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Every semester over several years, I set my students the task of writing an “education journal,” a series of short responses about their experience of and opinions about high school and college education and how well they felt they had been prepared for university studies. Many of these journals were deeply moving and powerful documents owing in part to their invigorating candor—no jargon here—and in part to their often passionate ineptitude. One is chastened by the spectacle of young minds striving to break free from a condition of galloping agraphia caused by inadequate schooling, lack of reading, media overdose, and systematic neglect at the hands of just about everybody involved in their upbringing and education.
From such instances we learn what we have done wrong and how the pillar institutions of family and school have collapsed upon our children, rendering them largely unfit for the brave new world we are so busily and blindly preparing for them. The following passages are the concluding paragraphs culled from a handful of typical productions which, for all their touching bathos and occasional inarticulateness, identify a number of important truths we tend to dismiss as professionally inconvenient. I give them in their uncorrected form. As Wittgenstein said in his Tractatus, “The limits of my language are the limits of my world.”
–To conclude this journal, if this is what you call a journal. I know I have stated that the education that I have taken in is not up to standards to what most teachers would think as great academic work. But I believe that I am a reflection of what the education system has provided. It is not only the system that has failed but it is all of the western world. My mother always said, “Back in my days, we learned algebra in elementary school.”
–It is quite apparent that I am quite unhappy with the state of our education system. I do not feel it is giving me the tools I need to succeed in the world, it is giving me what they think I need to succeed. By they I mean the hundreds of bureaucrats working in the educational system. I have been pretty hard on the teachers but ultimately it is they [i.e., the bureaucrats] who should receive the blame. They cram more kids in a class and do this without ever setting foot inside the schools. They wonder why there are so many drop outs or why their standards are not being met. But instead of solving the problem they simply lower the standards or take the difficult material out of the course. As long as they are running the system it will most likely get worse. They have had their change and they haven’t done a very good job, it is time for a new way to educate.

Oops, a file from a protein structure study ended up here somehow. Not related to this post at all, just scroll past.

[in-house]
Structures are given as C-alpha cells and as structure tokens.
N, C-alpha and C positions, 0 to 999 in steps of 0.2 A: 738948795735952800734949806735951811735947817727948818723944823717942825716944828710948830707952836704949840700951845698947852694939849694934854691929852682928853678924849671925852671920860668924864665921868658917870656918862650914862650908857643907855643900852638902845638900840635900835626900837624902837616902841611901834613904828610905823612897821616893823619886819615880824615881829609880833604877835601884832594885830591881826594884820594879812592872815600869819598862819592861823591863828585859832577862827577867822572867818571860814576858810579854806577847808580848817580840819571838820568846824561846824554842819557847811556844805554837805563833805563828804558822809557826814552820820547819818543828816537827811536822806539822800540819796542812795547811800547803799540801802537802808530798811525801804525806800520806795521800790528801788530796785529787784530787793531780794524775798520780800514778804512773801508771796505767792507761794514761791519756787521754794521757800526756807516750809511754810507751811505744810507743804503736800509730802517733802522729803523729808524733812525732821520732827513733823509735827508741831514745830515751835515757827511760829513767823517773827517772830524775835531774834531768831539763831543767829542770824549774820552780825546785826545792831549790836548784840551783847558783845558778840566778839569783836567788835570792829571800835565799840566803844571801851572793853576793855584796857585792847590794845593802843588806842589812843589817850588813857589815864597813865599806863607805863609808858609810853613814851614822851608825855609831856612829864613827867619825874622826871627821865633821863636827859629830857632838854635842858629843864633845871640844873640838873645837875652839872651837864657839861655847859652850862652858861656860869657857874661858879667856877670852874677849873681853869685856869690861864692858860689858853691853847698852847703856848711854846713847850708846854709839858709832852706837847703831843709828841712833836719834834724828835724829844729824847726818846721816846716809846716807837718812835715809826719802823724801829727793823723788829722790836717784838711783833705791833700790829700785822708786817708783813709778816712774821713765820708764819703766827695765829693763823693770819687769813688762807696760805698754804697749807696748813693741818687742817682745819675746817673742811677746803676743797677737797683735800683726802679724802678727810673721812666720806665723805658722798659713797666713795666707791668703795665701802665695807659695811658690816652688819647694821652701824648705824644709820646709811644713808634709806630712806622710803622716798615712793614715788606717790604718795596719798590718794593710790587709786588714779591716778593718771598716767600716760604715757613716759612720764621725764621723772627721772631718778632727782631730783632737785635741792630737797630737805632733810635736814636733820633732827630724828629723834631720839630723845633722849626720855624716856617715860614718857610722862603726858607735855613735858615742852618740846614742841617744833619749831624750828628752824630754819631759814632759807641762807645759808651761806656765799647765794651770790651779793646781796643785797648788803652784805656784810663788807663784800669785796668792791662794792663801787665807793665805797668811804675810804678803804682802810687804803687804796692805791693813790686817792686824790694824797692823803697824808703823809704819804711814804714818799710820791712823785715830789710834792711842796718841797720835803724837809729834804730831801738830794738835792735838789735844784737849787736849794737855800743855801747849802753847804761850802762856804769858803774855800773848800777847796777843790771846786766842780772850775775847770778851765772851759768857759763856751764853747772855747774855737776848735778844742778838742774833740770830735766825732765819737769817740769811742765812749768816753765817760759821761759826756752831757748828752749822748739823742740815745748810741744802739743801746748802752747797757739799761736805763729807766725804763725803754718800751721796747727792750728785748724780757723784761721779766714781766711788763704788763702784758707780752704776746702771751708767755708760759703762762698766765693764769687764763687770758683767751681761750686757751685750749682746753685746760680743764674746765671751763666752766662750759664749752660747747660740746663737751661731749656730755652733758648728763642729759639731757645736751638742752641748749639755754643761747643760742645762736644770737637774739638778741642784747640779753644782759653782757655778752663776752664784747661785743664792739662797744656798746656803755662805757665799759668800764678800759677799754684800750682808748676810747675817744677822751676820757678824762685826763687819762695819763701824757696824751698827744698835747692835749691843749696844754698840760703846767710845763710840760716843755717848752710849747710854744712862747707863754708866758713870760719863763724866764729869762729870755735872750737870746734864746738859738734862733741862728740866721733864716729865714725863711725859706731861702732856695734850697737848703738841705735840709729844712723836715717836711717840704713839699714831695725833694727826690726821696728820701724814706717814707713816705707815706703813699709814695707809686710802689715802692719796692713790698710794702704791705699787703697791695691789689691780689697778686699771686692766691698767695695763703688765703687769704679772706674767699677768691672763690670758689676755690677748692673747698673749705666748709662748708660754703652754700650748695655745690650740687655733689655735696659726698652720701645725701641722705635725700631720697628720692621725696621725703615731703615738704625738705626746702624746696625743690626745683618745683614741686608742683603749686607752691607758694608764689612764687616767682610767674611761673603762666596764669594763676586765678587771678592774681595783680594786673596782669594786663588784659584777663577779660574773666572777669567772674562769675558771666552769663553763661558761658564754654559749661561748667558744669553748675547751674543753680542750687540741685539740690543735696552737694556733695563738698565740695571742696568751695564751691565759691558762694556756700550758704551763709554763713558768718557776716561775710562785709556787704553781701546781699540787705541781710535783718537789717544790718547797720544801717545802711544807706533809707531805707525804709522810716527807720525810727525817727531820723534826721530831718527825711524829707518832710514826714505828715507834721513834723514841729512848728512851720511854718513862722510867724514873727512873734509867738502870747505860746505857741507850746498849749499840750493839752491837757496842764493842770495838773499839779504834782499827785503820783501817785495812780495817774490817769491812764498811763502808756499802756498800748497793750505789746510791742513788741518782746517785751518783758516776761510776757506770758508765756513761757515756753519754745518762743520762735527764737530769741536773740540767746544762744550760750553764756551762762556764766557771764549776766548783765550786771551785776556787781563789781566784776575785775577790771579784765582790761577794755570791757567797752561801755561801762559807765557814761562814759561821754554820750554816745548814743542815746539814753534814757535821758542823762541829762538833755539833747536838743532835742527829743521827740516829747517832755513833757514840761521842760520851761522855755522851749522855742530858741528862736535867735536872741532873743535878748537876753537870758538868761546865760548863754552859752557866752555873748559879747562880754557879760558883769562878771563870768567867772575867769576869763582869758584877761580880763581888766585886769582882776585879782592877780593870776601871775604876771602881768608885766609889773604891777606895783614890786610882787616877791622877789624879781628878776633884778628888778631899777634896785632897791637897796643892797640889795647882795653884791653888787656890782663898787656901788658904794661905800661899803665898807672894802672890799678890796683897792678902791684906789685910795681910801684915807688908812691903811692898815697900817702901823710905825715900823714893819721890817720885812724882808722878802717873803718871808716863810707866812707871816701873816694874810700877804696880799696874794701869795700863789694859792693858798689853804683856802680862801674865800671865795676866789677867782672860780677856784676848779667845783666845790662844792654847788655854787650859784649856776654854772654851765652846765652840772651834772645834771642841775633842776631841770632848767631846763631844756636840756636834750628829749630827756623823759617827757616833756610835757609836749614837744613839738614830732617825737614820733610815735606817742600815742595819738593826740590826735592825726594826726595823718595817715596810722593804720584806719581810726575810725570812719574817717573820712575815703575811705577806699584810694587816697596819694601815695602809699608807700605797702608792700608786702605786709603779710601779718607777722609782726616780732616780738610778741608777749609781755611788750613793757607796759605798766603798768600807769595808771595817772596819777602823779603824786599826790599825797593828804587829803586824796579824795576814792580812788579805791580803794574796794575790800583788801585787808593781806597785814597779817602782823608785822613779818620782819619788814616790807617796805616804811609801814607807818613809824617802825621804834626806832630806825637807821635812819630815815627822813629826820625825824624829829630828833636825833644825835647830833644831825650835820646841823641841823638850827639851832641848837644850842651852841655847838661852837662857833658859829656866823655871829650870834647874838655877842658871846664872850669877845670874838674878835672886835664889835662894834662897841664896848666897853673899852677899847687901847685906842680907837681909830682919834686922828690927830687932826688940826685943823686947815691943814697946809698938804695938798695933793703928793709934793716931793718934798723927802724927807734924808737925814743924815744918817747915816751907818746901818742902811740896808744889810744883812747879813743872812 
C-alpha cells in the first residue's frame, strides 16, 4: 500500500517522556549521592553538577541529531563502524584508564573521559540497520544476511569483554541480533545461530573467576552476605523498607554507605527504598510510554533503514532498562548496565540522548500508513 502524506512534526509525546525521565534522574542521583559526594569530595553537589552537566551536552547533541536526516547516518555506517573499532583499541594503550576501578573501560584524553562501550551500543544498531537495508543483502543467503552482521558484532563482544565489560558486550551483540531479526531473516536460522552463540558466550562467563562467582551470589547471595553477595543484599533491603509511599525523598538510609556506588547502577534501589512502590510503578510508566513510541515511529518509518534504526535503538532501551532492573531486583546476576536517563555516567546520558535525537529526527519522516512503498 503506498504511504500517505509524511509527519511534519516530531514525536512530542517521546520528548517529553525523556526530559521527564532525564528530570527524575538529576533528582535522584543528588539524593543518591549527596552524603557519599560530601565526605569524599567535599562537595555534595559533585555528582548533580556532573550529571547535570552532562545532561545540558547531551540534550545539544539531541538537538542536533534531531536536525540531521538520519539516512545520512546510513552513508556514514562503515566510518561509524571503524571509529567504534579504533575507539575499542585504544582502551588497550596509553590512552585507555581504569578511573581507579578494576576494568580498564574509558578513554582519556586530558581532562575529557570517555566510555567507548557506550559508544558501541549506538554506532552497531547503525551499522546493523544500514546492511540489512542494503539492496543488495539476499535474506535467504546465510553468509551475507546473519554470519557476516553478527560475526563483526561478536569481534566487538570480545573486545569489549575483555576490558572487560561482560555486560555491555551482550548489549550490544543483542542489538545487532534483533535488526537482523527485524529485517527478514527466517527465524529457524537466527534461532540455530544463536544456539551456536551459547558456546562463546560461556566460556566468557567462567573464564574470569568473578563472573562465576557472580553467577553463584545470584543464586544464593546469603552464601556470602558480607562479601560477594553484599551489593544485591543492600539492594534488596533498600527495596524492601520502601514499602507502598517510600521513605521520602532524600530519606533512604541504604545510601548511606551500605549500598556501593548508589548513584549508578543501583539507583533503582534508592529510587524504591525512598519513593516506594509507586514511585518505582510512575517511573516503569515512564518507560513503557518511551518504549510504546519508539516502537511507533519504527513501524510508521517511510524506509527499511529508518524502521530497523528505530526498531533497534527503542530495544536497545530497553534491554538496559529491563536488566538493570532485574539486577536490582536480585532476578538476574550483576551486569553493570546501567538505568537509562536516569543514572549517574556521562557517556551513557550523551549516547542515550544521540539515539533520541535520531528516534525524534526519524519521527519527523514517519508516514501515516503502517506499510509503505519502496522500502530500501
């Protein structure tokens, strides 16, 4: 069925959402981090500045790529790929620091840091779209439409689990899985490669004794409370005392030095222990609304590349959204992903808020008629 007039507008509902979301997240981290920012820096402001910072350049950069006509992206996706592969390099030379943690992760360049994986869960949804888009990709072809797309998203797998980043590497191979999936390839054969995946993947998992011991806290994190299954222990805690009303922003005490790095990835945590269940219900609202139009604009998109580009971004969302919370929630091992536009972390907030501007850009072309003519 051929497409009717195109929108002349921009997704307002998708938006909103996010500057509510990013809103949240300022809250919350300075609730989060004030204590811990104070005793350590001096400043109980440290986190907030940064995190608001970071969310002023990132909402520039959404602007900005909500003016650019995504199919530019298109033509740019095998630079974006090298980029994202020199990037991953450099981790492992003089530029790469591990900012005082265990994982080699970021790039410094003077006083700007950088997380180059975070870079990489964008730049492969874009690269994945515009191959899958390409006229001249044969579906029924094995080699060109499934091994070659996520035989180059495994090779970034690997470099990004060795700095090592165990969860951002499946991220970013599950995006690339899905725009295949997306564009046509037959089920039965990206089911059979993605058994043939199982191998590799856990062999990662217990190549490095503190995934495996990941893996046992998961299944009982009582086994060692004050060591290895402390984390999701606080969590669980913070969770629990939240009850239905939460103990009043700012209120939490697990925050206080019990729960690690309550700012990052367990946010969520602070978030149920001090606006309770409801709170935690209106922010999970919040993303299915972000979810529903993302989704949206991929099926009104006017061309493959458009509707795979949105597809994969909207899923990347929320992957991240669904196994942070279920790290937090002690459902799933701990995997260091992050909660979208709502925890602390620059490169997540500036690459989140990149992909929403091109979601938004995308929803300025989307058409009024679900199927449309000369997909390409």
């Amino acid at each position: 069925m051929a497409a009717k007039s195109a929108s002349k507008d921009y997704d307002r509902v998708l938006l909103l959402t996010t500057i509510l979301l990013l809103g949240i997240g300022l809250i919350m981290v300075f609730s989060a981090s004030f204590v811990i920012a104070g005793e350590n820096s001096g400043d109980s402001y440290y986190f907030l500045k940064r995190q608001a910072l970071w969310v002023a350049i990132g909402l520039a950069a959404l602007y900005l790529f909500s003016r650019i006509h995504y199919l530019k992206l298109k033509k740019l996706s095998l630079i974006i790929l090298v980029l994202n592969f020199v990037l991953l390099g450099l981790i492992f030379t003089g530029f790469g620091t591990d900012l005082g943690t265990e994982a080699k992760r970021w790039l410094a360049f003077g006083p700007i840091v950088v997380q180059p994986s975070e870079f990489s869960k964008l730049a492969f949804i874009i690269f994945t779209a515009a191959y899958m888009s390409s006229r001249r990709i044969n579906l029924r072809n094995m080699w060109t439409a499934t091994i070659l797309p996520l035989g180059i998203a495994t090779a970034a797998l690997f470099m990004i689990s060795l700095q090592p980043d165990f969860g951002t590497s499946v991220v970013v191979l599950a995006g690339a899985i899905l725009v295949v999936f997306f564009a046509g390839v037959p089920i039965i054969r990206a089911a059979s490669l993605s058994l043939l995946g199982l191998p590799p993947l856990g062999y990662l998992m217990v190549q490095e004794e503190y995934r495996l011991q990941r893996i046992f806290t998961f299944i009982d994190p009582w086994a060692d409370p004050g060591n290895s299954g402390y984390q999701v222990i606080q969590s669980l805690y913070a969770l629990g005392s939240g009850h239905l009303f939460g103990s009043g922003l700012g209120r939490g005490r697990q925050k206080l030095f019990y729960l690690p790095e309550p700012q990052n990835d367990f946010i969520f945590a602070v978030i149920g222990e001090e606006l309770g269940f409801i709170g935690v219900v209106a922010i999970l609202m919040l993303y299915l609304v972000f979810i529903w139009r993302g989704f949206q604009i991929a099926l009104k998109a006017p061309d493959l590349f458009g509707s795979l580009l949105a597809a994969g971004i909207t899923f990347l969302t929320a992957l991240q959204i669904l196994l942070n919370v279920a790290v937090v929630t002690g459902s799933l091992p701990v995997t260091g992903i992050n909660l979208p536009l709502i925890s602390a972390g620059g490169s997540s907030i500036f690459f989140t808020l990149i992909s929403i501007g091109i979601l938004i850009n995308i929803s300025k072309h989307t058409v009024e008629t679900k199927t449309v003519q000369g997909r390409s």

–If we want our children to progress as individuals, I think it is reasonable to depend on the trial and error method, personal experience, as well as preaching a love of wisdom, philosophy, rather then solely our conventional and industrialized, formal schooling we hve today. I believe that along with learning the ability to read, write and communicate in a fashionably and respectful way, we are forgetting to teach our children simply how to think and make decisions on their own.
–I think that the level of education is weak because we are so worried about getting the bottom percentage of the students to read and write that we dont have enough time to push the top percentage of students to excel. We try to make sure that everyone is mediocre rather than have certain students excel and others be weaned out. There seems to be more funding for special education than for talented and gifted programs.
–Why do things get worse and worse when all the bigshots keep telling us their going to get better and better? Why can’t we just have smaller classes and unburnt teachers and maybe a couple of cheaper books to study from?
–Today educational system doen’t allow people to move a head.
These kids are evidently in serious trouble and I sometimes fear that it may be too late to do much about it. Although my respondents tend unanimously to indict the educational system for their malaise, I am tempted to lay the principal blame on a generation of parents who have given little intellectual attention to their offspring during their formative years. What does not begin well often does not end well. As Cicero put it in the Brutus, “It makes a great deal of difference whom one hears at home on a daily basis, with whom one speaks from childhood on, and also in what manner one’s father, teachers, and mother speak.”
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